“If I know that I am going to be interrupted I can’t concentrate, and if I suspect that I might be interrupted, I can’t do anything at all.”
Sartre may have said that hell is other people, but for me and for the novelist Neal Stephenson hell is the onset of cognitive paralysis that sets in after losing concentration. The internet -above all- provides too much stimuli and leads people to experience cognitive dissonance, i.e., overwhelming feelings! Facebook and other social networking sites take up too much of our time, likewise, the time spent on these sites is often valuable and important. We re-connect, we network, we socialize, and learn. I still can’t figure out if social networking is ultimately good, useful to a democratic society, or detrimental to humanity. Are we loosing touch with what truly matters while busy worrying about how many Facebook friends we have, or how big our bum looks in our most recently “tagged” photo? Not really! Sure, society is superficial and meritocratic, but would you rather live in a world without online social networking? Ways of socializing shifts concurrently with politics and technological innovation, but the need for social spheres like Facebook, or in fact the internet as a whole, has existed since at least the sixteenth century. The first social networker was the French aristocrat Madame de Sevigne who spent a great deal of time writing letters, and created a salon culture revolving around her- the olden day equivalent of blogging, tweeting and blackberrying. Jurgen Habermas may theorize on the death of the beurgous public sphere, but anyone who’s heard of Asmallworld, knows that his thesis does not hold. The internet is the axis that contemporary socializing revolves around. I mean, where else but the internet would a girl who thinks she is a robot become fast friends with a boy on another continent, who happens to like girls with robot-psychoses? People who are anti-internet are most likely sceptical to globalization as well.
Nonetheless, the constant bombardment of stimuli we are subjected to is the source of procrastination, the countless wasted hours. Perhaps internet stimuli – the social networks, the blogs, the emails, the youtube videos- is not so different in its power to distract as other kinds of stimuli was to our ancestors? I imagine the writer Oscar Wilde one hundred and twenty years ago, quill in hand, head poised over his empty parchment paper (or whatever it is writers wrote on in 19th Century Britain), deep in thought. Just as an epiphany strikes, and he motions his hand down to write the opening line to An Ideal Husband, his wife walks in with the post. Several invitations to various events and dinner parties are placed on the side of his pulpit. He thanks his wife. Now what should he do? Open his post, or write down those sentences? Of course, his livelihood is more important than the stack of correspondence placed before him, but a writer’s happiness also depends on the acceptance of his peers and therein lies the dilemma.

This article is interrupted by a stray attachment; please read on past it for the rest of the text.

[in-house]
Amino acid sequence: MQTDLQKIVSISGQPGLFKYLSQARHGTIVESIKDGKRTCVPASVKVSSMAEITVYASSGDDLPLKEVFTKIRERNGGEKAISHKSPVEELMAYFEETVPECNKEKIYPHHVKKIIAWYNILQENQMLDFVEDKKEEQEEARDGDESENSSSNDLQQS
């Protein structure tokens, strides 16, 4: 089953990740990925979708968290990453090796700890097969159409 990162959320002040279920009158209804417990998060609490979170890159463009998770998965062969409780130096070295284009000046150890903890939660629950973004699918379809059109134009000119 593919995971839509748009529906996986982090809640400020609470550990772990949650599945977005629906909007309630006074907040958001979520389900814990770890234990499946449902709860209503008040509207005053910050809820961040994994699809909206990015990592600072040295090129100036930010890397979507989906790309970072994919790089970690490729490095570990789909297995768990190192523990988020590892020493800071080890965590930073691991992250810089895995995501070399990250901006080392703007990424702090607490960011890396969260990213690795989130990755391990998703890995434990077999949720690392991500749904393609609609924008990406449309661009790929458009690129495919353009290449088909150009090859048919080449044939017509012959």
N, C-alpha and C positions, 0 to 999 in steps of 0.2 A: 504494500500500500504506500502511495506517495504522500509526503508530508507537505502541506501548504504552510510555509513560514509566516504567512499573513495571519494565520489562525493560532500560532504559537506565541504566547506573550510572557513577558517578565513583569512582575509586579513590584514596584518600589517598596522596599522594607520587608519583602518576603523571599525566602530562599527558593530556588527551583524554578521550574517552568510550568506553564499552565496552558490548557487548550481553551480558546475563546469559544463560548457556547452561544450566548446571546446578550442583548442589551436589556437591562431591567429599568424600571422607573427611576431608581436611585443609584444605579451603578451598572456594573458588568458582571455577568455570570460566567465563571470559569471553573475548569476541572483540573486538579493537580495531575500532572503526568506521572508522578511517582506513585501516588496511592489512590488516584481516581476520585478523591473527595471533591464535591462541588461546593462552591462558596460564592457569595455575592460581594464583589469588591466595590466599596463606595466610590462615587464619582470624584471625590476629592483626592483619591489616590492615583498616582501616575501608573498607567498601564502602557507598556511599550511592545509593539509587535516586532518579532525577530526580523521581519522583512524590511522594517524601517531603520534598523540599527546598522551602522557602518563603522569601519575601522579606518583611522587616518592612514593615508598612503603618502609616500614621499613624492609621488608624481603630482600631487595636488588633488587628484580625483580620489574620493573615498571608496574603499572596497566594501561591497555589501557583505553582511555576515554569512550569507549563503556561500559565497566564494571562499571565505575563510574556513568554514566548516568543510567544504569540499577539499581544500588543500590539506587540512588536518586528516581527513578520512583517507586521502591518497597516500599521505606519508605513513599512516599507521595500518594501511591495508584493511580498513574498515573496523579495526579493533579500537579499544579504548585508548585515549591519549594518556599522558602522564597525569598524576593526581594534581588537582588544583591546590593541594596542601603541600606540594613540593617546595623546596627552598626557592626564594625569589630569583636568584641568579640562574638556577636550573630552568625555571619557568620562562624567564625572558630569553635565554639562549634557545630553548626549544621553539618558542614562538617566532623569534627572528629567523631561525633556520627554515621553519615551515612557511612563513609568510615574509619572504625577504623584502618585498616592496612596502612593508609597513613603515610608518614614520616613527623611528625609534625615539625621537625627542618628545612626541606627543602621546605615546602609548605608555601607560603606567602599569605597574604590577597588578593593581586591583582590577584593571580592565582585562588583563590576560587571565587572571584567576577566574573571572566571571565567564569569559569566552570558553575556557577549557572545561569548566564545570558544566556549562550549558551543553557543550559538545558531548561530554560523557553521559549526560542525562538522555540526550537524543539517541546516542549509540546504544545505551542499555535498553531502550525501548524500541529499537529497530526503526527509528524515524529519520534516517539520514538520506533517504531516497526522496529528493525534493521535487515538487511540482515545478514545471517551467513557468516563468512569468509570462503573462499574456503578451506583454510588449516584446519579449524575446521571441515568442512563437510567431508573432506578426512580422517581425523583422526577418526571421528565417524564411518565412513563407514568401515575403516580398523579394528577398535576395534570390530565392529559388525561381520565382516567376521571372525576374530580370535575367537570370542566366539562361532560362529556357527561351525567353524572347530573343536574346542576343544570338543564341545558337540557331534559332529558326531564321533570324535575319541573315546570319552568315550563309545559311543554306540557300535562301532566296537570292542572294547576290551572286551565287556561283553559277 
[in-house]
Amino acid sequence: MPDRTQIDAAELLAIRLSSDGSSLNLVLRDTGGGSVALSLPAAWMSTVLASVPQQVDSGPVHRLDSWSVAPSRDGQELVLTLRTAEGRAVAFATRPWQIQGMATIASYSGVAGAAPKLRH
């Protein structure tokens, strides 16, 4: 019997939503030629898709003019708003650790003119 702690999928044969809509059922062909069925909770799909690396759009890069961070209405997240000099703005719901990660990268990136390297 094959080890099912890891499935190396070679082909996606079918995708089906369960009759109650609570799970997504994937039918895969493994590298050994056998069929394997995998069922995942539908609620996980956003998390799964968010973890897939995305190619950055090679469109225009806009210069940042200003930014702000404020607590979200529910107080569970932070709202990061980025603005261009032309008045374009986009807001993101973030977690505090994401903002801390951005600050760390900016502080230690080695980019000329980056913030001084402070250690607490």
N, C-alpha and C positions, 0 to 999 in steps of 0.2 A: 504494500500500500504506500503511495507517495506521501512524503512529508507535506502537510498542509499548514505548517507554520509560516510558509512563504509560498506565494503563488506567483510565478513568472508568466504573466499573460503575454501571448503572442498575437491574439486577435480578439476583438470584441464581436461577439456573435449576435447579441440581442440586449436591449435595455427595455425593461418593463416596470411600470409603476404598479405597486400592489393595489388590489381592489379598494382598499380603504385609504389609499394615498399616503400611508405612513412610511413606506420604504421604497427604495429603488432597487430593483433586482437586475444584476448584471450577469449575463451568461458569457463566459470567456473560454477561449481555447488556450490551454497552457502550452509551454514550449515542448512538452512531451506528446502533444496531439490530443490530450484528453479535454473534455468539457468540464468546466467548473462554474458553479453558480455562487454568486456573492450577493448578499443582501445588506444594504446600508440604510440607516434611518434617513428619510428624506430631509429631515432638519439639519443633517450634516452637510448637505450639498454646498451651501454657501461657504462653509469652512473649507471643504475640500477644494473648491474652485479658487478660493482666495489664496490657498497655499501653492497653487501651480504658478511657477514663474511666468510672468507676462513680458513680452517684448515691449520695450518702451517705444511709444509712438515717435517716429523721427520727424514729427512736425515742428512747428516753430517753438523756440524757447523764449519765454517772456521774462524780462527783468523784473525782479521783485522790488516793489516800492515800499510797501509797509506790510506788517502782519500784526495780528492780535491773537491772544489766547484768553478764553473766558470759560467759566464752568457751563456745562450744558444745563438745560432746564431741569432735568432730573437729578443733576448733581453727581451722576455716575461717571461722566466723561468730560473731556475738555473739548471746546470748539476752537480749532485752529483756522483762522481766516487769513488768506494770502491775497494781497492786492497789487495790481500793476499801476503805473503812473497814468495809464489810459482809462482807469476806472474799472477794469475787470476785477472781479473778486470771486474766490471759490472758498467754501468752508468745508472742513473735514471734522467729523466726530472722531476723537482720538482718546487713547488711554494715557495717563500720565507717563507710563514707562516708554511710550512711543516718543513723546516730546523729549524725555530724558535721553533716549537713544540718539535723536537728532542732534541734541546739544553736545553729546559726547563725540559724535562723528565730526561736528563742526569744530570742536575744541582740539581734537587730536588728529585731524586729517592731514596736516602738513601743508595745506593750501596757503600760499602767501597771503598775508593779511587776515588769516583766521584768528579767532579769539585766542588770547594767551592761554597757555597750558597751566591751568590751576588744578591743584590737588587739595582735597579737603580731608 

Everything in moderation, oui? The well-known productivity guru and knowledge worker Merlin Mann has created the bible of online time-management websites. 43 folders began as a little experiment in 2004 and has grown into a monster, a maze of tips and tricks for the creatively challenged, or just plain curious. Check it out. It may help you discover ways in which to work more efficiently.
The links between time management and stress levels are well known – it’s not generally a matter of doing better or having more discipline, it’s often a matter of doing less and of blocking and planning your time instead. Writing a quick “shitty first draft” is often my way of getting started on a piece of coursework for university. An excercise that helped me get through essay writing hell last week was Merlin Mann’s “dash” – a short period of focused activity- that helps you nip procrastination in the bud. After spending a few days in the library researching I had an idea of what to write, but absolutely zero inclination to get started. What I did was do ten minute “dashes” of focused writing, with obligatory two minute breaks in between. This post explains it all: http://www.43folders.com/node/47330/317729
Another good website -the right kind of stimuli!- is Zen Habits. A friend recommended it to me when I was feeling very stressed. They post a new blog / tip each day and I’ve found it helpful in prioritising and working out how to get the interesting and important things done, whilst not letting the rubbish get me down:
Due to a slightly obsessive personality I am always reading a few self-help books, I have been reading the dancer and choreographer Twyla Tharp’s “The Creative Habit: Learn it and use it for life” for an embarrassingly long time now. I think you should read it.
By Desirée Wariaro